Politicians denouncing cynicism are akin to used car salesmen telling customers to ignore the clunking sound from the engine during a test drive. Cynicism is blowback from decades of deceit. Most of the major political power grabs in modern history have been propelled by official falsehoods, as have all the major wars since 1950. Perpetual bipartisan chicanery explains why only 20% of Americans trust the federal government nowadays.
Cynicism often arises because politicians judge themselves by their rhetoric while citizens judge them by their (mis)deeds. The alternative to cynicism is pretending that politicians are more honest than they sound. Are politicians, like underage delinquents, entitled to have all their prior offenses expunged?
Cynicism is necessary because the political playing field is often tilted in favor of servility. Politicians are almost never held personally responsible for their falsehoods, follies and fiascos. Thanks to pervasive federal secrecy and surveillance, rulers hold far more cards than citizens. People have been schooled and hectored to submit, to believe and to reflexively defer to officialdom. Scores of millions of people will unquestioningly obey no matter what Washington commands.
Cynicism is a form of political damage control. An ounce of cynicism can save a pound of repenting. Cynicism functions as a brake on political steamrollers. Timely doubts loudly expressed can stop presidents from driving a nation over a cliff or into a foreign quagmire.
Don’t intellectually disarm yourself for political aggressors
Politicians seek to banish cynicism without repenting their rascally ways. Why should citizens intellectually disarm themselves in the face of political aggressors? Why should they accept the passive obedience that was preached for centuries to the politically downtrodden? Are citizens obliged to continually cast their common sense and memories overboard as if they were seeking to placate an angry pagan god?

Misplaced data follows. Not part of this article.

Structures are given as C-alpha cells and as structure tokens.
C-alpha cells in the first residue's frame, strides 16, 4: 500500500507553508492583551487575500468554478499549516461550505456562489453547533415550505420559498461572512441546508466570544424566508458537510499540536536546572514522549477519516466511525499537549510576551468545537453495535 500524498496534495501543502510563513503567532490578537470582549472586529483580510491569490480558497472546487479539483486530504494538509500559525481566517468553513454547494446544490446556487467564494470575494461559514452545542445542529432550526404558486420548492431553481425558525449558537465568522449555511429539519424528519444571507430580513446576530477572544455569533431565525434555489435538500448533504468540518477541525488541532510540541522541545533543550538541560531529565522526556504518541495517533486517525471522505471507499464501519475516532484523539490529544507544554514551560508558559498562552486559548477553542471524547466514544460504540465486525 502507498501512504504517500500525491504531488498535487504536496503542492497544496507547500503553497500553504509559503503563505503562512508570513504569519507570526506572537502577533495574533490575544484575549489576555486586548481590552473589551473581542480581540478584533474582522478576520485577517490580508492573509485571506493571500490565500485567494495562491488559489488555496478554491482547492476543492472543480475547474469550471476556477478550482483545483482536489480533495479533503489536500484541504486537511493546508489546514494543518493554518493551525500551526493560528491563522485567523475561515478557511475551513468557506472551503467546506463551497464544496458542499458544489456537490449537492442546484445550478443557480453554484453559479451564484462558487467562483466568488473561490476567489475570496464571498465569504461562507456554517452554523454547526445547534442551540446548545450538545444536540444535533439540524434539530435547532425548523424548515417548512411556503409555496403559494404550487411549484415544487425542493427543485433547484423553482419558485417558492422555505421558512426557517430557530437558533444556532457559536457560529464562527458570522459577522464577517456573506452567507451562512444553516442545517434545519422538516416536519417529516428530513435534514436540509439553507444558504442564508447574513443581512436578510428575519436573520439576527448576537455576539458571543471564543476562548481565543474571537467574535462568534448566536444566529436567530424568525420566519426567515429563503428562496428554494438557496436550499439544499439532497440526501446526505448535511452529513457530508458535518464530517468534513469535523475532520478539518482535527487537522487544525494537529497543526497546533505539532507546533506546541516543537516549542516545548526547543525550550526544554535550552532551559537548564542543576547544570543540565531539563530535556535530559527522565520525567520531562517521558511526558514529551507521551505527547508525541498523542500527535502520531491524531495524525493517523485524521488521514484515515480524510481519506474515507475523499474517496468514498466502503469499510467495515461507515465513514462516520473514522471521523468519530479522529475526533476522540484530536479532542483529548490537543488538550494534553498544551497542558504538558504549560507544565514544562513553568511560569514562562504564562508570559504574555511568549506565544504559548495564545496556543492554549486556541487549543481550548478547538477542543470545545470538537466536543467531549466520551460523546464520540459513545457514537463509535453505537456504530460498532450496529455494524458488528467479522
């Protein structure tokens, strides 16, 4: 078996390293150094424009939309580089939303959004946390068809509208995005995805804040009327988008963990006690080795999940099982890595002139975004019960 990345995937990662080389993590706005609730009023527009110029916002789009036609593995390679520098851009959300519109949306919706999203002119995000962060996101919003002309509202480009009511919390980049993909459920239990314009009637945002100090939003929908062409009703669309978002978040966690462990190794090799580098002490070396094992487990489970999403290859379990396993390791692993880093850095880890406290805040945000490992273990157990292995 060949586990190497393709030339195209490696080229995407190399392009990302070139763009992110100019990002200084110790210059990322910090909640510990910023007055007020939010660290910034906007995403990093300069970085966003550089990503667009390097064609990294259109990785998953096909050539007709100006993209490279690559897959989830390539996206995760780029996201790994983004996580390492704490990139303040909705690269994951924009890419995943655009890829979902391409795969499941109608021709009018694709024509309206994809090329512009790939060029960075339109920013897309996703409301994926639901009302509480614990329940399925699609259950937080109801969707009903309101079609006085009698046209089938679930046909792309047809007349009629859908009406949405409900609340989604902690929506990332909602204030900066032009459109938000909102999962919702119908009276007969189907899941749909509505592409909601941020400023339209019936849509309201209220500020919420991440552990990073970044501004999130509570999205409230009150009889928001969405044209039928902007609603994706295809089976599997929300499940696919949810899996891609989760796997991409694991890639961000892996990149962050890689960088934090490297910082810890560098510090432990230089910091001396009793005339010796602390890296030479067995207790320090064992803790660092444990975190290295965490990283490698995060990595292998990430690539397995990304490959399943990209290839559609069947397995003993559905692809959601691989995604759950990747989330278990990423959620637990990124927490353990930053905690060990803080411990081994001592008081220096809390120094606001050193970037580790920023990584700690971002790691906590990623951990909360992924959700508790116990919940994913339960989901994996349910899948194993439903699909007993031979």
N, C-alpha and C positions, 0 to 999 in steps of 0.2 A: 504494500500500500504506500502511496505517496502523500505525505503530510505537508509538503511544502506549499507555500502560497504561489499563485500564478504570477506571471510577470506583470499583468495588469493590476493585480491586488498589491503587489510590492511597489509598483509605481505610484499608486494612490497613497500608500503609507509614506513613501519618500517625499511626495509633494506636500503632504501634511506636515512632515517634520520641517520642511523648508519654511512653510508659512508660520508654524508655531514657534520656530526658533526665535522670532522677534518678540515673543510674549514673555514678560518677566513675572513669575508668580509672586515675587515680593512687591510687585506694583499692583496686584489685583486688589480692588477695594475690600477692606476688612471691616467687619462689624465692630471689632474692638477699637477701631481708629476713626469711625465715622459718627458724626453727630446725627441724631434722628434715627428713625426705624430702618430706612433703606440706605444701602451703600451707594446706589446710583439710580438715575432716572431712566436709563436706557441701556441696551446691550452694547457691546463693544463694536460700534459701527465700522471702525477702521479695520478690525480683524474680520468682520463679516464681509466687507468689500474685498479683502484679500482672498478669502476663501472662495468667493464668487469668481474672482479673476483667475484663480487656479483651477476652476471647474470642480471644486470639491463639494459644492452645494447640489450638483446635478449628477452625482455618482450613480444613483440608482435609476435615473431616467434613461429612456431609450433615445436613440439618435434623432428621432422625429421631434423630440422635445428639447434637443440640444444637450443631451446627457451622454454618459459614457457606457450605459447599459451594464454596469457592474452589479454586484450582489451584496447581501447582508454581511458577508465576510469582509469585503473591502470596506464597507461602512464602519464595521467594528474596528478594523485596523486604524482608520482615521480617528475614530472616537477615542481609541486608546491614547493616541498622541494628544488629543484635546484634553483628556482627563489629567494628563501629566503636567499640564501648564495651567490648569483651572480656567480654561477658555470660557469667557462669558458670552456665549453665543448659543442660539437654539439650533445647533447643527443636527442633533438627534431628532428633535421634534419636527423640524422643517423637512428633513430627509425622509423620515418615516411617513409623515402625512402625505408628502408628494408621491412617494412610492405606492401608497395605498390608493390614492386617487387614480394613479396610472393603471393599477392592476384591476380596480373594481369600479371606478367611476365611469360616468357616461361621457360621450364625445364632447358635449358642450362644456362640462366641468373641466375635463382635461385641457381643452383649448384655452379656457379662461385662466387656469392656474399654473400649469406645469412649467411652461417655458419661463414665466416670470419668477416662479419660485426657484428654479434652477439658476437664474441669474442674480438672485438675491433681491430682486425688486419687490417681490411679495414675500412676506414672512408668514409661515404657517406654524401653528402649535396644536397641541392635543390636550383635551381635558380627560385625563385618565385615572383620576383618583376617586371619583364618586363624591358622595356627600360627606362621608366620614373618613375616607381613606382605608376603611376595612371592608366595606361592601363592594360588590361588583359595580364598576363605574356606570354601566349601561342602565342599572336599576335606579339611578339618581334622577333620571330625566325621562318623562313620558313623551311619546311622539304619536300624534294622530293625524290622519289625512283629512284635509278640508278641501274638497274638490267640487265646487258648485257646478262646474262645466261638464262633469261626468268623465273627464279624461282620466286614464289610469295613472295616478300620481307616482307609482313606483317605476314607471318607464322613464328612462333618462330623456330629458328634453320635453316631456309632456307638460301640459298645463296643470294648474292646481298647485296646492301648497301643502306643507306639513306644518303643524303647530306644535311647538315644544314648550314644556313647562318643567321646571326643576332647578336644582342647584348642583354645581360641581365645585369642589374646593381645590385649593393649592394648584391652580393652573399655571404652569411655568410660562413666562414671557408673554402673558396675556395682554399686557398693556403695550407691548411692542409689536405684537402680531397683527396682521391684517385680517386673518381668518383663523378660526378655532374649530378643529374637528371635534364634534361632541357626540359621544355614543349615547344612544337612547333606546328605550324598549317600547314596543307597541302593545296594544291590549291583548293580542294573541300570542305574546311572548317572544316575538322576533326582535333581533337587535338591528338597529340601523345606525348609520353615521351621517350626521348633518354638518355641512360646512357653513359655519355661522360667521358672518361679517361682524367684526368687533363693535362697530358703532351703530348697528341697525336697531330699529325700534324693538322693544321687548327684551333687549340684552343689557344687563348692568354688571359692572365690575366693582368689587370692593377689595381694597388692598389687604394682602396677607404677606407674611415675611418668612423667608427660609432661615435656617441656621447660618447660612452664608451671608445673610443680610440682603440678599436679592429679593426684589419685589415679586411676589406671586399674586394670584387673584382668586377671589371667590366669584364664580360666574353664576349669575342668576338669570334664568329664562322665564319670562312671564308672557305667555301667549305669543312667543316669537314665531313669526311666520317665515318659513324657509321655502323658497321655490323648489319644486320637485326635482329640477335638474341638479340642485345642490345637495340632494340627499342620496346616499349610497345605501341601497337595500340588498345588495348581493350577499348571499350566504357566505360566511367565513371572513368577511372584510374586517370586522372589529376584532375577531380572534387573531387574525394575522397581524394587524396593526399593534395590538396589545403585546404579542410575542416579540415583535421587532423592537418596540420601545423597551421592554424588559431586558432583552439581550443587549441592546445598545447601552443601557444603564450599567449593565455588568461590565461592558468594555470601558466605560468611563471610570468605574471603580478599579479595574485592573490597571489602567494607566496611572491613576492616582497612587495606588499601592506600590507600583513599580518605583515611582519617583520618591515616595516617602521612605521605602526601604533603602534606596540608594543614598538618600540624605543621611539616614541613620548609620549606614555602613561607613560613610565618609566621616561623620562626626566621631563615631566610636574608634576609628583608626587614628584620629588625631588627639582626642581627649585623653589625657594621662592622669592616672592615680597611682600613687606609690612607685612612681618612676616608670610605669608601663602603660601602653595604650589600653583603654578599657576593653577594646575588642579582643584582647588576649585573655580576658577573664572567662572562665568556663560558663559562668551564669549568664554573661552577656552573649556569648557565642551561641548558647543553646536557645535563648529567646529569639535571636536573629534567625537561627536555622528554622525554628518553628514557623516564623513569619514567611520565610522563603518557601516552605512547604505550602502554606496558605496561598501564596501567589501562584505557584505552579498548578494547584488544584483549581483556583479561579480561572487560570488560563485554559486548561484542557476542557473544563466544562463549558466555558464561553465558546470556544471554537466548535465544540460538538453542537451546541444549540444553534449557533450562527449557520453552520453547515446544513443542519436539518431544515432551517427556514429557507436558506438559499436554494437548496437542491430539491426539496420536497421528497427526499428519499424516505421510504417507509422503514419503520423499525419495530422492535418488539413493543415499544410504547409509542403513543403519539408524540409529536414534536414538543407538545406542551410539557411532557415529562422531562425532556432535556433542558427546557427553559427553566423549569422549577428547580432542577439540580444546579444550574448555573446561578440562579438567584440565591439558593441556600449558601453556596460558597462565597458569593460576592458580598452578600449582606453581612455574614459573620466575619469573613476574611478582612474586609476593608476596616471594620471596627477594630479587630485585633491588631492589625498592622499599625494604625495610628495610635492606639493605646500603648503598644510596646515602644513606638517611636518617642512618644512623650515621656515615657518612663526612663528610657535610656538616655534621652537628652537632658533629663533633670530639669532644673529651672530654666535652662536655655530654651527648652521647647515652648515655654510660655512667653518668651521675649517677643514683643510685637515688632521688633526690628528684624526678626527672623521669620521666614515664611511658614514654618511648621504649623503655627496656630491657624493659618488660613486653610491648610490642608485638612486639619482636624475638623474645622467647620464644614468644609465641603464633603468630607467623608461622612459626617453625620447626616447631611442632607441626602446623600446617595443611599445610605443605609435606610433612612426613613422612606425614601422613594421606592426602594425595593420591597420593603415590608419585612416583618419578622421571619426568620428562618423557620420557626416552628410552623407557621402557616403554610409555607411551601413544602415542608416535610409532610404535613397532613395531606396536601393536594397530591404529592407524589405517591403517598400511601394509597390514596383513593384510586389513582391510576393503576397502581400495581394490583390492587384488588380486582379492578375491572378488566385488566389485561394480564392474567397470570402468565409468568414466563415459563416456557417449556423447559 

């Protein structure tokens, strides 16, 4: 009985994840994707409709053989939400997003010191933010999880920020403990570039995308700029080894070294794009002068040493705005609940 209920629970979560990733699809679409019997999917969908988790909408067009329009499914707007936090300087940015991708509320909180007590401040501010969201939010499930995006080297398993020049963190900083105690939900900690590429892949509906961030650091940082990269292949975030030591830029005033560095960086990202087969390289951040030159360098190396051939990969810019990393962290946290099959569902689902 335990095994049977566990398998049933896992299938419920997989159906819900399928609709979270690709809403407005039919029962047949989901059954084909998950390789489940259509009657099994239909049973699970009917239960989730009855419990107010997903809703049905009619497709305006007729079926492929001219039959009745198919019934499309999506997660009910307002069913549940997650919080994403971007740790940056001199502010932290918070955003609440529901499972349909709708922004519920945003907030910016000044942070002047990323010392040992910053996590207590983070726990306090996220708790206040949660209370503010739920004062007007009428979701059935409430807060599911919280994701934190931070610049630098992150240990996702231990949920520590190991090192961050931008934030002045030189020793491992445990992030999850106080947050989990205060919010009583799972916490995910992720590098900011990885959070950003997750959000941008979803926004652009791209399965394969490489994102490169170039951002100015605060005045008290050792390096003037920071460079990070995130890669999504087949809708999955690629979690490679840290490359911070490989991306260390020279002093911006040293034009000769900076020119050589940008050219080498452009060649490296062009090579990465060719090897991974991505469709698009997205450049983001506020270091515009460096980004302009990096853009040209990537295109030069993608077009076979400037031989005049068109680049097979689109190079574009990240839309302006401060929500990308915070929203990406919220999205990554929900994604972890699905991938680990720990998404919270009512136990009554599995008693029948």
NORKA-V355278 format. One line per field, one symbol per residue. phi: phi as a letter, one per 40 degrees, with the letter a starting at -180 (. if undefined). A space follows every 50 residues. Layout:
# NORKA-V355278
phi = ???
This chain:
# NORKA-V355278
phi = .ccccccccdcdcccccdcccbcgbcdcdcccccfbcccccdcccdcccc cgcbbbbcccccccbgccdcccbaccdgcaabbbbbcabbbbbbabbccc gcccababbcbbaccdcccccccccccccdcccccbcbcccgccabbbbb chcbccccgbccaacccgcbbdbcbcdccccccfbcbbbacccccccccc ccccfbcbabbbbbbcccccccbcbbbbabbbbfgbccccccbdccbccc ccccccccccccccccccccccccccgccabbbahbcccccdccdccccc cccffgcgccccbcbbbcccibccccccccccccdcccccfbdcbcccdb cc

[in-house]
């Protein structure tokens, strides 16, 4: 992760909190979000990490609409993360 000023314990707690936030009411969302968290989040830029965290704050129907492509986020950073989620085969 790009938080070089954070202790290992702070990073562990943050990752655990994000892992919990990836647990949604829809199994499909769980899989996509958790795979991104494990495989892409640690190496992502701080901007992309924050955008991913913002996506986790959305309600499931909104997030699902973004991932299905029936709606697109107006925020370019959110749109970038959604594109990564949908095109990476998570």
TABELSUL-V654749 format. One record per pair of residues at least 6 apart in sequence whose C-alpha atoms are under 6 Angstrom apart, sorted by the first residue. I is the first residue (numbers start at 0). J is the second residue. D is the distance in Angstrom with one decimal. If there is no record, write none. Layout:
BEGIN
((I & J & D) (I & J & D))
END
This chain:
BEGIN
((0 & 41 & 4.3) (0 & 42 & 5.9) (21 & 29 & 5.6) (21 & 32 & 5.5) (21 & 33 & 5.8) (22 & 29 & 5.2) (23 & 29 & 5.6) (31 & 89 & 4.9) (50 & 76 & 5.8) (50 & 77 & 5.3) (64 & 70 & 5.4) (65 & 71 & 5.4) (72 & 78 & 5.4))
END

The derision of cynicism goes to heart of citizens’ role in a democracy. If citizens have a duty to believe, then politicians are entitled to deceive. If citizens are obliged to trust, they become sacrificial offerings for the next political con job. A cynic is often merely someone who trusts politicians as little as politicians trust each other.
Cynicism is simply a discount rate for political honesty. Even cynics should not presume that all politicians are perfidious all the time. There are decent folks in every profession. Instead, citizens should judge politicians like federal judges treat accused criminals — 97% of whom are convicted.
Cynicism can be pro-freedom, spurring resistance rather than resignation. Stalwart citizens should be cynical when politicians concoct new pretexts to subvert freedom of speech and press, cynical when politicians conspire to violate the Constitution, cynical when politicians seek to drag America into new foreign conflicts, and cynical when politicians propose sweeping new federal programs to replace disgraced boondoggles. Most importantly, citizens should be cynical when politicians absolve themselves for all the damage they have inflicted on this nation.
Winning politicians often enjoy a honeymoon after Election Day, but neither Donald Trump nor Joe Biden deserve any honeymoon from cynicism. “Think well of your masters” will be the death of democracy. The more cynical Americans become, the less power politicians can seize.
Politics Podcast: There Just Isn’t Good Evidence That ‘Shy’ Trump Voters Exist – FiveThirtyEight
This is the final(!) preelection installment of Model Talk on the FiveThirtyEight Politics podcast. Galen Druke talks to editor-in-chief Nate Silver about the latest polling shifts in key battleground states and whether there is any reason to believe that “shy Trump voters” will deliver an upset win for the president on Election Day. (The evidence suggests there isn’t.)
You can listen to the episode by clicking the “play” button in the audio player above or by downloading it in iTunes, the ESPN App or your favorite podcast platform. If you are new to podcasts, learn how to listen.
The FiveThirtyEight Politics podcast is recorded Mondays and Thursdays. Help new listeners discover the show by leaving us a rating and review on iTunes. Have a comment, question or suggestion for “good polling vs. bad polling”? Get in touch by email, on Twitter or in the comments.